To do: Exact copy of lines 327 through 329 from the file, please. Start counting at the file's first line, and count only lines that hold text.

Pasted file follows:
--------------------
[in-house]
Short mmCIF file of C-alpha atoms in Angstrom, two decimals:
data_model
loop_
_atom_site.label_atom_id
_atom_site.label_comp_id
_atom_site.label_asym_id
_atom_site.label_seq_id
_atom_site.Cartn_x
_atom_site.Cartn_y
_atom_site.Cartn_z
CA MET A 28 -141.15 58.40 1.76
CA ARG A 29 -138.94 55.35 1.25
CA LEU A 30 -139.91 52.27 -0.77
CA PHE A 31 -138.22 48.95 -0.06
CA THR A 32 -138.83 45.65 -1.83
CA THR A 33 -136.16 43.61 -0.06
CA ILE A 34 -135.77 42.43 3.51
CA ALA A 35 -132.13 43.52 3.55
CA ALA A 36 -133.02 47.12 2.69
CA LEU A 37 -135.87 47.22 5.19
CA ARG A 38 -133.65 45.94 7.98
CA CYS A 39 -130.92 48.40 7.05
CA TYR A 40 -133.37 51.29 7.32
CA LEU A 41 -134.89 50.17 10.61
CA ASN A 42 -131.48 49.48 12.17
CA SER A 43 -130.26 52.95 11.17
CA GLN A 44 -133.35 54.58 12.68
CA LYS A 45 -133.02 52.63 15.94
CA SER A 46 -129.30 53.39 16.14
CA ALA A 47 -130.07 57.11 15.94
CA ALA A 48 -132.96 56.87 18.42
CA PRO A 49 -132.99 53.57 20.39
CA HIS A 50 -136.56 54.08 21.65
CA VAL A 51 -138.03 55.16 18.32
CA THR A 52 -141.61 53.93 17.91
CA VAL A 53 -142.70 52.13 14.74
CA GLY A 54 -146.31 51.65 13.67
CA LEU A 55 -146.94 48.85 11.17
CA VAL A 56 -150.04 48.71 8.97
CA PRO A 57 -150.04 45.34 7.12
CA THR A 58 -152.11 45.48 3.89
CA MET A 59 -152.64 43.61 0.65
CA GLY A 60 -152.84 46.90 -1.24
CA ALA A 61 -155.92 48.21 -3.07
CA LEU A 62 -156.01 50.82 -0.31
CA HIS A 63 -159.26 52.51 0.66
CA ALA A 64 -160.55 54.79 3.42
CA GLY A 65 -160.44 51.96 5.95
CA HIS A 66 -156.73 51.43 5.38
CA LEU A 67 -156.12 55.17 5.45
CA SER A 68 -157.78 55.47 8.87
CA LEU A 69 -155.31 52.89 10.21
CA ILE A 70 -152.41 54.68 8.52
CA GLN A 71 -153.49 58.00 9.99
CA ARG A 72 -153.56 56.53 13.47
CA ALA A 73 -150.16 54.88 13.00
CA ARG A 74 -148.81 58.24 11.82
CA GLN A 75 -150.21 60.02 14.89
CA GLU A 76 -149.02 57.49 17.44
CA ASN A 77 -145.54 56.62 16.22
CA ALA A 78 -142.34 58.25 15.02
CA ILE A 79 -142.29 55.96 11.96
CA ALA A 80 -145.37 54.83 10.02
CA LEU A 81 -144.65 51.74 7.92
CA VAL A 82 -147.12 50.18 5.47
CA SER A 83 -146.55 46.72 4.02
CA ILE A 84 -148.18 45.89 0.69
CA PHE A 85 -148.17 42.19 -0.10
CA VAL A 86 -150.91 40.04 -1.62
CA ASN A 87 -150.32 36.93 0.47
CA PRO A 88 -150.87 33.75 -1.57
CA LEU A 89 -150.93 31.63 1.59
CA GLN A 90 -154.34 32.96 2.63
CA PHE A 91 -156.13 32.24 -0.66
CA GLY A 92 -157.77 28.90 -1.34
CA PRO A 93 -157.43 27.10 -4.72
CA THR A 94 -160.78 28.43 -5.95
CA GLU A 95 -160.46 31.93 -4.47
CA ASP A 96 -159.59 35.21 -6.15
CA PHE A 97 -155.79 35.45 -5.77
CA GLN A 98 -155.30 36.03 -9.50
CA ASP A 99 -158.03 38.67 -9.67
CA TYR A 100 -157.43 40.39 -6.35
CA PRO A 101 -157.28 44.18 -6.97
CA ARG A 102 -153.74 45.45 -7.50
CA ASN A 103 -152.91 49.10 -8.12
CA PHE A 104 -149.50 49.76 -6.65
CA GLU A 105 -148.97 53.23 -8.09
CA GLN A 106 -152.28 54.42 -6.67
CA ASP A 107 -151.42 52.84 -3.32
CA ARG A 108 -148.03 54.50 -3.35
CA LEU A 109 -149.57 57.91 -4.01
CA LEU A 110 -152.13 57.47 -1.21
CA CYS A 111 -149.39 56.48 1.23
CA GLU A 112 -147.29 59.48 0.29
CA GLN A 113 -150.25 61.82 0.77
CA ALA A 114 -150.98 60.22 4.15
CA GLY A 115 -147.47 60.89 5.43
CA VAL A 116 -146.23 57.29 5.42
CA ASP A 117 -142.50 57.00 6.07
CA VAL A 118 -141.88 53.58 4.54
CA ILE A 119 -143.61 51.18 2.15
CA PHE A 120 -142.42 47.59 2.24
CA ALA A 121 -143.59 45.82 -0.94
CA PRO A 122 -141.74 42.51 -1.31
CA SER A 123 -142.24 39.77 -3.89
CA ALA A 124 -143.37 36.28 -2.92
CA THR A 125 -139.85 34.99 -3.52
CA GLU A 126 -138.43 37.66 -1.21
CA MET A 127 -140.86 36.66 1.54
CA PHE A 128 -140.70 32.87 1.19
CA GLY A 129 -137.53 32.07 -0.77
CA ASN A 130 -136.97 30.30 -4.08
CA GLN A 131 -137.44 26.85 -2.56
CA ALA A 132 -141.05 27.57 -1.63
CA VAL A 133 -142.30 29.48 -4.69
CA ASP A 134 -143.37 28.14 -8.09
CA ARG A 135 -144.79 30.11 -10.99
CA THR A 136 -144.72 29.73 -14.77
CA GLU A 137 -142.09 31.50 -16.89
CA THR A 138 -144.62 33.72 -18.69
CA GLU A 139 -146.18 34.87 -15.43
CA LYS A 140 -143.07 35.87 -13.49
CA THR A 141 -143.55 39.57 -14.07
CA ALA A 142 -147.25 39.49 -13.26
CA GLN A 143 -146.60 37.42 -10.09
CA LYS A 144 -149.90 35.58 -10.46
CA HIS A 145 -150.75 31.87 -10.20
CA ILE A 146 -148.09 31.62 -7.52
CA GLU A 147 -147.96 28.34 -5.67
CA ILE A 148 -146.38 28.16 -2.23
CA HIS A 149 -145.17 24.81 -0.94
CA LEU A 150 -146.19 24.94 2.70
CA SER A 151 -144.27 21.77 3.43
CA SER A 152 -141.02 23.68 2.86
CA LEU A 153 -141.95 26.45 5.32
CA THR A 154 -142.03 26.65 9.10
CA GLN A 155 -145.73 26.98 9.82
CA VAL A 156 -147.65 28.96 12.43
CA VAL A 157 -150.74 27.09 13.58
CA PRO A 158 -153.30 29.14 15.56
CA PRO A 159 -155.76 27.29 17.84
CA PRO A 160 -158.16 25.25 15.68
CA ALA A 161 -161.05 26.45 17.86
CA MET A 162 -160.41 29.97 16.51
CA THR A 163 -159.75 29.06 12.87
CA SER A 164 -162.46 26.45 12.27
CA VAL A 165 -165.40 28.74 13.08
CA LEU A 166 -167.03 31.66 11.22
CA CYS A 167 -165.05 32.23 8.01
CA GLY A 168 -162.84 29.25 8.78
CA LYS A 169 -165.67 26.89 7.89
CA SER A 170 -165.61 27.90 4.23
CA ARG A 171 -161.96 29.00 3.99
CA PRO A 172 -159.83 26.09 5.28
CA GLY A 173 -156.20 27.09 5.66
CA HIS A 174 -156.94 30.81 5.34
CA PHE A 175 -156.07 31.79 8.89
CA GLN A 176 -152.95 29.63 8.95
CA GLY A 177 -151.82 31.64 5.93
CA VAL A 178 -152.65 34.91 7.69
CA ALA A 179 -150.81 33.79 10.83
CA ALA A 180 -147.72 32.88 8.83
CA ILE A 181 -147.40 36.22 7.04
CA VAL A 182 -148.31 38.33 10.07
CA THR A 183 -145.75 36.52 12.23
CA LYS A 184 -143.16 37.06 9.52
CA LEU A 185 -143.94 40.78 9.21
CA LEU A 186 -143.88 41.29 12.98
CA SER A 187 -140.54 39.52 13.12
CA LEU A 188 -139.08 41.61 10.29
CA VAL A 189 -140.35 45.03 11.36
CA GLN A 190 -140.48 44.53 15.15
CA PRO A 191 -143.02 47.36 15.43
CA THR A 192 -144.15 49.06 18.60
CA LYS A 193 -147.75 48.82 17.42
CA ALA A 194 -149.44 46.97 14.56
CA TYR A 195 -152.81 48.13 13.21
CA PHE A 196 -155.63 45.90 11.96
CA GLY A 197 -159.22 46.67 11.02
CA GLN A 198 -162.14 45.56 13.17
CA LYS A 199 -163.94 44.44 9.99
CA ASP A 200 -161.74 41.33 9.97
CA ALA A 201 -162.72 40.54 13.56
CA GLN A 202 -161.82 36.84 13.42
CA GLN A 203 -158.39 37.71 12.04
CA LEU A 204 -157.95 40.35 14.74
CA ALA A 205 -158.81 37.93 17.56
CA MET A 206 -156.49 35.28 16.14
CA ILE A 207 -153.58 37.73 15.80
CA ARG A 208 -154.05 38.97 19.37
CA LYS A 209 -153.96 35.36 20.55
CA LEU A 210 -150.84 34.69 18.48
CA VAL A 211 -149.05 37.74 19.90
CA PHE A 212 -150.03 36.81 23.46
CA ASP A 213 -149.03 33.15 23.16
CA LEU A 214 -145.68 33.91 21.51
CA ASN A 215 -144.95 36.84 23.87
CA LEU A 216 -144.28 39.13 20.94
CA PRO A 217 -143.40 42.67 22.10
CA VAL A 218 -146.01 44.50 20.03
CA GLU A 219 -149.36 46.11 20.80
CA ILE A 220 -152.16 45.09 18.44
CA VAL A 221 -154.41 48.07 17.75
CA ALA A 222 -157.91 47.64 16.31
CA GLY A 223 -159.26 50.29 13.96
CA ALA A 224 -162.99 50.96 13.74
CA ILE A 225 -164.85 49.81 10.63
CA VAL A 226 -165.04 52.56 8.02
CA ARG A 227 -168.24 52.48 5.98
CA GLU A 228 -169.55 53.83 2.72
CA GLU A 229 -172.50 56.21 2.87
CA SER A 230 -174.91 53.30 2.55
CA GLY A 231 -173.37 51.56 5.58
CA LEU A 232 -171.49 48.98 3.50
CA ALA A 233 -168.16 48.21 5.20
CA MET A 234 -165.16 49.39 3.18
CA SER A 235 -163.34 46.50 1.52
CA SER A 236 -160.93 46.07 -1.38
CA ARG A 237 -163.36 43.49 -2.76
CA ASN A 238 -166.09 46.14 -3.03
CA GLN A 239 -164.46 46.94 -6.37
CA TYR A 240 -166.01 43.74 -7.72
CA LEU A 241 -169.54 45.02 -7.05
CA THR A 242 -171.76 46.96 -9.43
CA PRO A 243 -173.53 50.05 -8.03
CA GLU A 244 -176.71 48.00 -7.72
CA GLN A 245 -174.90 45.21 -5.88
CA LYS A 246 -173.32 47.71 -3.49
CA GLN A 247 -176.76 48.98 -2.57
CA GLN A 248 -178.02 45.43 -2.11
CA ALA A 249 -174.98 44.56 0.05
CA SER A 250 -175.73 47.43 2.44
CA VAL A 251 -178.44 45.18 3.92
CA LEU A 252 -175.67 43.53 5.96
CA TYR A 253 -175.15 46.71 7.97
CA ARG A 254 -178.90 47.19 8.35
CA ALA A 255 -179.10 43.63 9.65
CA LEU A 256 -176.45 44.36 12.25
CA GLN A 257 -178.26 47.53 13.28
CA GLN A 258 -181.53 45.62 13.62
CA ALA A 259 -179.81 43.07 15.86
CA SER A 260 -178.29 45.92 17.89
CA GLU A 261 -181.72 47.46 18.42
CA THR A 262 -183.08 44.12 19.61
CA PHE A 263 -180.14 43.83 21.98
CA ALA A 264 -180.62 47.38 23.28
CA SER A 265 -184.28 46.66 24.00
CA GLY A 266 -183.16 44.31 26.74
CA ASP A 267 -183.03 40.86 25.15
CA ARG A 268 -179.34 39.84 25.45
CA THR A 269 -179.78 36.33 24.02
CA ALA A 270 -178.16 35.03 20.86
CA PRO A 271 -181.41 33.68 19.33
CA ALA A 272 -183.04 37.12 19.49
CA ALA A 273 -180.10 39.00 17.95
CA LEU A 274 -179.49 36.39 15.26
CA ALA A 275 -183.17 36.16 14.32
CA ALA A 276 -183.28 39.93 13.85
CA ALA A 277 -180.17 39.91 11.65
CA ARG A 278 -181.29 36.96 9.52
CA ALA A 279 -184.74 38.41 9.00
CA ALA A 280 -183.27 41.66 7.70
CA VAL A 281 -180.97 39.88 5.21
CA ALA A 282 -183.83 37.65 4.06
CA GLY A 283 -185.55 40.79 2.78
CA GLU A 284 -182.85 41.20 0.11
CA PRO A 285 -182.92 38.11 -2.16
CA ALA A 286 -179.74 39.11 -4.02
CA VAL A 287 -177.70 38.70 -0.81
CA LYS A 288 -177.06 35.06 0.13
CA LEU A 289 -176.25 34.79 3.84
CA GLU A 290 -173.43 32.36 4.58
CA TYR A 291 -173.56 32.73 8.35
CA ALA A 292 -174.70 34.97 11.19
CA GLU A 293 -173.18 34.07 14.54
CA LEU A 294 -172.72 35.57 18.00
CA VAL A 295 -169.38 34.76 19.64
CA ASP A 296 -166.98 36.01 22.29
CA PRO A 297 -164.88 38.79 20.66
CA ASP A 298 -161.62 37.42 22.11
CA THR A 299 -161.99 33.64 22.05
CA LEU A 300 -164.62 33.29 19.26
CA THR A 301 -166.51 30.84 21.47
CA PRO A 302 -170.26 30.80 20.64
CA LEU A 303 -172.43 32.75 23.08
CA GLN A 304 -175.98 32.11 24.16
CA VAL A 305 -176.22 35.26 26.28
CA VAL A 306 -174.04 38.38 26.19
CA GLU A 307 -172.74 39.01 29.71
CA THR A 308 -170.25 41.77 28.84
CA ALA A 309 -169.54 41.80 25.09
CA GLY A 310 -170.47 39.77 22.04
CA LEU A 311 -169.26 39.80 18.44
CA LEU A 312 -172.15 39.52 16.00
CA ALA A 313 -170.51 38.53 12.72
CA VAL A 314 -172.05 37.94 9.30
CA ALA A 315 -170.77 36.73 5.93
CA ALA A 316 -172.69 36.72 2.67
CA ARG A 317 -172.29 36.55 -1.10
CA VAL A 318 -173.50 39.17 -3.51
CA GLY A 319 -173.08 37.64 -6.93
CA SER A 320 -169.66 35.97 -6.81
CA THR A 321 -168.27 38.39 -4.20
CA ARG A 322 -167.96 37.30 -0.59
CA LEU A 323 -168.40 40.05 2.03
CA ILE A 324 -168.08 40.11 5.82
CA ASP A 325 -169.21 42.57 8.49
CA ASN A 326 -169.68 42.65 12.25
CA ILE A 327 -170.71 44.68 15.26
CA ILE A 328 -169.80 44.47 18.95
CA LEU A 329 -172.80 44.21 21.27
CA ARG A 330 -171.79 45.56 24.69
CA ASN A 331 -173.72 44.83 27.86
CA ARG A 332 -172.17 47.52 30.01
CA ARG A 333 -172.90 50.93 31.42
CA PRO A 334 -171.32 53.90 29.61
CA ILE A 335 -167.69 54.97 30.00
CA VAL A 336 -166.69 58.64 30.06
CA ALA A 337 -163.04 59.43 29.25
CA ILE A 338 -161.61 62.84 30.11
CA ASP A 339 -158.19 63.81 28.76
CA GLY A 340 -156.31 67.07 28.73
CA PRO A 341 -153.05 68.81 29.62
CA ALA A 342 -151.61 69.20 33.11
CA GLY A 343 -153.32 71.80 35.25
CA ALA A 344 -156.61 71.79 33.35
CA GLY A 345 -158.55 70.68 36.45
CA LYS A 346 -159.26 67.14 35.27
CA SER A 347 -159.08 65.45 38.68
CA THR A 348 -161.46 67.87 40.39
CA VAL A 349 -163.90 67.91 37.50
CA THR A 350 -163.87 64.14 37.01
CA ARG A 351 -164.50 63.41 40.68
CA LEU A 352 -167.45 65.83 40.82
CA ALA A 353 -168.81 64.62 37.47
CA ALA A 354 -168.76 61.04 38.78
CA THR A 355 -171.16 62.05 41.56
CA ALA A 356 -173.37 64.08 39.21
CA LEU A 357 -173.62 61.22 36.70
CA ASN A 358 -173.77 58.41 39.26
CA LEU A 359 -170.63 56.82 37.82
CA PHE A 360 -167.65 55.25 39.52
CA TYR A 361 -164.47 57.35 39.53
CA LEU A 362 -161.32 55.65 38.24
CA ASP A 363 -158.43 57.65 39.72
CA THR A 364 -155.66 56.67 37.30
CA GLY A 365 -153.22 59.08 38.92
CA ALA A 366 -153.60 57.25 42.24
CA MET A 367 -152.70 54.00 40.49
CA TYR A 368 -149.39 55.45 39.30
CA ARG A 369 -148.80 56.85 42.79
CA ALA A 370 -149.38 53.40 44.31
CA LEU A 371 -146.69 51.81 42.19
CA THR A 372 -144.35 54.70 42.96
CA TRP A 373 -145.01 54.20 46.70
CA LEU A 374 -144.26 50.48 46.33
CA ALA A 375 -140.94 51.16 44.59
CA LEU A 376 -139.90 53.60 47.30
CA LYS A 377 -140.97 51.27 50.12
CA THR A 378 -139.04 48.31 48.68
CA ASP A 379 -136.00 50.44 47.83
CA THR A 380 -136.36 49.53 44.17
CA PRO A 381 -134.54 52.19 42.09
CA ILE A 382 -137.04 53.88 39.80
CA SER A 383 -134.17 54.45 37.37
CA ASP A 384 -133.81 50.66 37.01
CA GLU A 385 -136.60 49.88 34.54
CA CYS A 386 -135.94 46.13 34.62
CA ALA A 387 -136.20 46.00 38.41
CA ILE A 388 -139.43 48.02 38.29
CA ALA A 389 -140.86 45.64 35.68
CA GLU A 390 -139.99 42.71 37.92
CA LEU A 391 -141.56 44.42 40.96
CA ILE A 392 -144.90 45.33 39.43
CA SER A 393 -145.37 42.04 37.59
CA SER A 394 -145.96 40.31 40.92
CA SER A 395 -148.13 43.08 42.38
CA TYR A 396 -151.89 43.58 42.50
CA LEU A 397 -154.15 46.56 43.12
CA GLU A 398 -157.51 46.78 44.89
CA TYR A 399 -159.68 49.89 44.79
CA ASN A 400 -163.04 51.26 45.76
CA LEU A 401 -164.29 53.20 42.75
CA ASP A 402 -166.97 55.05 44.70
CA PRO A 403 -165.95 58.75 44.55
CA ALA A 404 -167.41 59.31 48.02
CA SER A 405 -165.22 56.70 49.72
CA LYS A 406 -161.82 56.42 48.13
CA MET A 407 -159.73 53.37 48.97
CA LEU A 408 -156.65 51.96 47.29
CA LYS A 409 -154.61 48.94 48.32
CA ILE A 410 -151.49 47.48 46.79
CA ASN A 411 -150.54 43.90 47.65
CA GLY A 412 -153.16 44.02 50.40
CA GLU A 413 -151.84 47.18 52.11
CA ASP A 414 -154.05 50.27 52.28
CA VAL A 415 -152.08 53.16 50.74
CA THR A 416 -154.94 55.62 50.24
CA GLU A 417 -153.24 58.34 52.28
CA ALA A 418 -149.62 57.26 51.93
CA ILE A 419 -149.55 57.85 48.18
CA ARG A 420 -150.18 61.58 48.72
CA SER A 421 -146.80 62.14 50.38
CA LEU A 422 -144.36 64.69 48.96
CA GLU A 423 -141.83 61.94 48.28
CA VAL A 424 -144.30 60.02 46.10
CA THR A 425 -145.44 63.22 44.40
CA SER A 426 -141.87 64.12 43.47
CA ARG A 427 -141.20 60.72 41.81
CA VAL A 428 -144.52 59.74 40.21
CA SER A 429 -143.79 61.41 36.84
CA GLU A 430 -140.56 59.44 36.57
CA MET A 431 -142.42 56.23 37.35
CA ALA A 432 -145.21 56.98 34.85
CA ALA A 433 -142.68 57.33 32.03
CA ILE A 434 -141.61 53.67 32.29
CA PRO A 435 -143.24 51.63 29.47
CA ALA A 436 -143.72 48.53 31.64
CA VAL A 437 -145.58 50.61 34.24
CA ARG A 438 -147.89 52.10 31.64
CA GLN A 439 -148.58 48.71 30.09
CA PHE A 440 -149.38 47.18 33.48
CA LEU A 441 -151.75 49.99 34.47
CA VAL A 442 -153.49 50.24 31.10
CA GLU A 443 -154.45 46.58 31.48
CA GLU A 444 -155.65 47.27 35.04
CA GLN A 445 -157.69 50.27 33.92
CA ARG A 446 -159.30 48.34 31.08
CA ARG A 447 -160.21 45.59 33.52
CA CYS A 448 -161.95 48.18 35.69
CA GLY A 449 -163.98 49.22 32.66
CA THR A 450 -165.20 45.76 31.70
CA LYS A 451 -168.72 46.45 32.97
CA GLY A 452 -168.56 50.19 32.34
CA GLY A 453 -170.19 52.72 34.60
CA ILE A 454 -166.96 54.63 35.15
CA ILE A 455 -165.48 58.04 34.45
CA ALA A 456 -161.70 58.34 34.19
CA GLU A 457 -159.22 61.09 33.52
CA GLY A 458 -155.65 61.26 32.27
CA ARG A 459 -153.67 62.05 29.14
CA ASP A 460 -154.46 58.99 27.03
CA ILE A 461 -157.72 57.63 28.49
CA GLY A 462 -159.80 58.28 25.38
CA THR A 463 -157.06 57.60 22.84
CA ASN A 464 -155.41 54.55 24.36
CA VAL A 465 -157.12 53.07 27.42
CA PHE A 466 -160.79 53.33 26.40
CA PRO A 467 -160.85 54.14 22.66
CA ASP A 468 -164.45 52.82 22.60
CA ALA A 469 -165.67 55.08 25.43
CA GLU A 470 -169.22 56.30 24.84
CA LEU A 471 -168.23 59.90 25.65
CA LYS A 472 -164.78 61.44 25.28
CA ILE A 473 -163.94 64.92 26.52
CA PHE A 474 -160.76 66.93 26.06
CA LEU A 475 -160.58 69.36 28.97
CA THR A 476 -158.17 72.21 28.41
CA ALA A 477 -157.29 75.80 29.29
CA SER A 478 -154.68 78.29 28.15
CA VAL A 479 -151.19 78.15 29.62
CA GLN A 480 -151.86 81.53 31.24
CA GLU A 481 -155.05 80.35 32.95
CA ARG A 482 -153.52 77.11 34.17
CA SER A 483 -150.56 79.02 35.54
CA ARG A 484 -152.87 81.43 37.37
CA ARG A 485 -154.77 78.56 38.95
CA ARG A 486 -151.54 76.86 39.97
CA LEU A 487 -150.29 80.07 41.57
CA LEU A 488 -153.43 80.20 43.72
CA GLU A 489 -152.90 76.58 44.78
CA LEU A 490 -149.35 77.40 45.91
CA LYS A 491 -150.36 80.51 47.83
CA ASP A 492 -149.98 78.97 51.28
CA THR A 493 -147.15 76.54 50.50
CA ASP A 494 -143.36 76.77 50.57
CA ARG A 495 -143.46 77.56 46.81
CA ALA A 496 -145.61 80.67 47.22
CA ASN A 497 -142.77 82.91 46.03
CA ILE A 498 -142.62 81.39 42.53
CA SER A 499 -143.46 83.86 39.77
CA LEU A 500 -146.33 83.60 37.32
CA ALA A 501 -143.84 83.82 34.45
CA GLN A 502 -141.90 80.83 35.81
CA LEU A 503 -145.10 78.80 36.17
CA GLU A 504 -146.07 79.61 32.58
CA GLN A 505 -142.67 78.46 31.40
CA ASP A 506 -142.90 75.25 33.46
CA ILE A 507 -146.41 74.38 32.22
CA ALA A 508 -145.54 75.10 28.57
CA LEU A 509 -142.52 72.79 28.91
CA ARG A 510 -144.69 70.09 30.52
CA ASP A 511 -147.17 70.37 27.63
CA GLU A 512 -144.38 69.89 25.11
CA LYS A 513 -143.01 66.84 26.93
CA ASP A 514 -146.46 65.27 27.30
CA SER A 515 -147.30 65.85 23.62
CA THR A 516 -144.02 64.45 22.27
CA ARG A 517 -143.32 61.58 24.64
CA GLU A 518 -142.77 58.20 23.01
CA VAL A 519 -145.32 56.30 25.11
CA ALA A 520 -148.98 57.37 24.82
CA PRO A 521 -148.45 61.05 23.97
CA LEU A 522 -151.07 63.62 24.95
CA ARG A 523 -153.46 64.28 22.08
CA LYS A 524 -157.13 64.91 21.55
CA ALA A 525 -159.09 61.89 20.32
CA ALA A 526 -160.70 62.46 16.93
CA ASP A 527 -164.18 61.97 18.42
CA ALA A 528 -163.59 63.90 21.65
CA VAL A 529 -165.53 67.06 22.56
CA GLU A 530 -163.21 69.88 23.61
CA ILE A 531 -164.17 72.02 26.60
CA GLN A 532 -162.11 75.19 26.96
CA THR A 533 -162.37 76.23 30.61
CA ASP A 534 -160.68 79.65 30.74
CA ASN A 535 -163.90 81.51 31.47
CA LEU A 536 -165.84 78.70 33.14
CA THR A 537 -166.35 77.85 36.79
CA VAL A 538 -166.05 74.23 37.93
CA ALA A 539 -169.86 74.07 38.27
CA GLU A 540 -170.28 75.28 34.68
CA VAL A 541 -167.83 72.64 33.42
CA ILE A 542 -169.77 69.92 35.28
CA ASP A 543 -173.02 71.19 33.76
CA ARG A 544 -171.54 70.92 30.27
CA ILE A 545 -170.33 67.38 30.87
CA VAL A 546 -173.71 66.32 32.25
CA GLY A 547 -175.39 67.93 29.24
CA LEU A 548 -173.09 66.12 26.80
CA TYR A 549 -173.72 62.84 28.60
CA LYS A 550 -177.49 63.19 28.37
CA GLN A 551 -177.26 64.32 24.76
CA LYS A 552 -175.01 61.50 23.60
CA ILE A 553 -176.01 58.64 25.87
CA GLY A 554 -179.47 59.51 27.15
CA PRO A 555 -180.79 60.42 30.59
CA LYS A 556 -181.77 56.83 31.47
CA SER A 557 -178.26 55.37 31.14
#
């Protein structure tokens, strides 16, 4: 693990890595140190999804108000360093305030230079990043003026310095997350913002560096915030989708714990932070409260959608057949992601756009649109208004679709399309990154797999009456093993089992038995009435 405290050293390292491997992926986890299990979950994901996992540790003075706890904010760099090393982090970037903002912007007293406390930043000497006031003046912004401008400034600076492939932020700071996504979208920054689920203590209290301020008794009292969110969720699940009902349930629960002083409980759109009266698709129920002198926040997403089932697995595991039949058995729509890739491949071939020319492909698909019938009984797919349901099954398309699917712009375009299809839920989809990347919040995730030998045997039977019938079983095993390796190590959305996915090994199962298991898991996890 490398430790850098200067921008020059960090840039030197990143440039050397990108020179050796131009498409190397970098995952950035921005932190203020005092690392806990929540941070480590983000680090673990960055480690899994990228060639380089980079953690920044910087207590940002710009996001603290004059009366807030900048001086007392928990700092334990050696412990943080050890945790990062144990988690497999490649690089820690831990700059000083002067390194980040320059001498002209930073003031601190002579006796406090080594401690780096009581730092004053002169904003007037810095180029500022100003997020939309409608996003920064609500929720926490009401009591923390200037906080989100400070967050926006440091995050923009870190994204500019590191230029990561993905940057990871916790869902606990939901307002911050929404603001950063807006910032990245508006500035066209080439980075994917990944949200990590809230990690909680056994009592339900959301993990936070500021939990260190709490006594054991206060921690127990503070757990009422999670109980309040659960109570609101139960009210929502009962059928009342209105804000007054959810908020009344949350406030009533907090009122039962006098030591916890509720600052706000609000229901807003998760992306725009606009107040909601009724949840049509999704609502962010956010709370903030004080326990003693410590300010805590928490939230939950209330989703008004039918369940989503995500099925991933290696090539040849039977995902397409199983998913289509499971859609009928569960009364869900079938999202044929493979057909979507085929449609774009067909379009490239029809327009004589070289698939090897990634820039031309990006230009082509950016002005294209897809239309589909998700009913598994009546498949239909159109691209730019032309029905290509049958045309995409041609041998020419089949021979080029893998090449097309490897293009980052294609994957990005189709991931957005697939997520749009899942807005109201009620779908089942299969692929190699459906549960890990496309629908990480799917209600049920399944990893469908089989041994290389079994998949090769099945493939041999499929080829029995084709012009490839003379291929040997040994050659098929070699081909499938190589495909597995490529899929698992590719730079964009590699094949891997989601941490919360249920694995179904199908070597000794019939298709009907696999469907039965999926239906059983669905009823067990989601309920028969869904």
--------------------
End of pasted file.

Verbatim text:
CA GLY A 343 -153.32 71.80 35.25
CA ALA A 344 -156.61 71.79 33.35
CA GLY A 345 -158.55 70.68 36.45